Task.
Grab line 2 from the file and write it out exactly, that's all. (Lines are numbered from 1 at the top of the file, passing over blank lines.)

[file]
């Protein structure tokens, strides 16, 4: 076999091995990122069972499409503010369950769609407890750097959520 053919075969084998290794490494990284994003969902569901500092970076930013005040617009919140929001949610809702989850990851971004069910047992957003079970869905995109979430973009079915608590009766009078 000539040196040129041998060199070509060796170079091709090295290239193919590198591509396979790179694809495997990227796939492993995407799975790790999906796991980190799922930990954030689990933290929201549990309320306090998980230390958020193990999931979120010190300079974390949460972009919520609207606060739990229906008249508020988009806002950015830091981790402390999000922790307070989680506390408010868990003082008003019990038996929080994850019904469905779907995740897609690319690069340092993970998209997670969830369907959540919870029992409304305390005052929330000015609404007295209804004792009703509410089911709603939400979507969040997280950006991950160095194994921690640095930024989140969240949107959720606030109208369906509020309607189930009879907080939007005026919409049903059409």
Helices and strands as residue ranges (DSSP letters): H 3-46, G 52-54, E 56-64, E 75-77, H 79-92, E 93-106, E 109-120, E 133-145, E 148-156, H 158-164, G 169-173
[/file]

Helices and strands as residue ranges (DSSP letters): H 3-46, G 52-54, E 56-64, E 75-77, H 79-92, E 93-106, E 109-120, E 133-145, E 148-156, H 158-164, G 169-173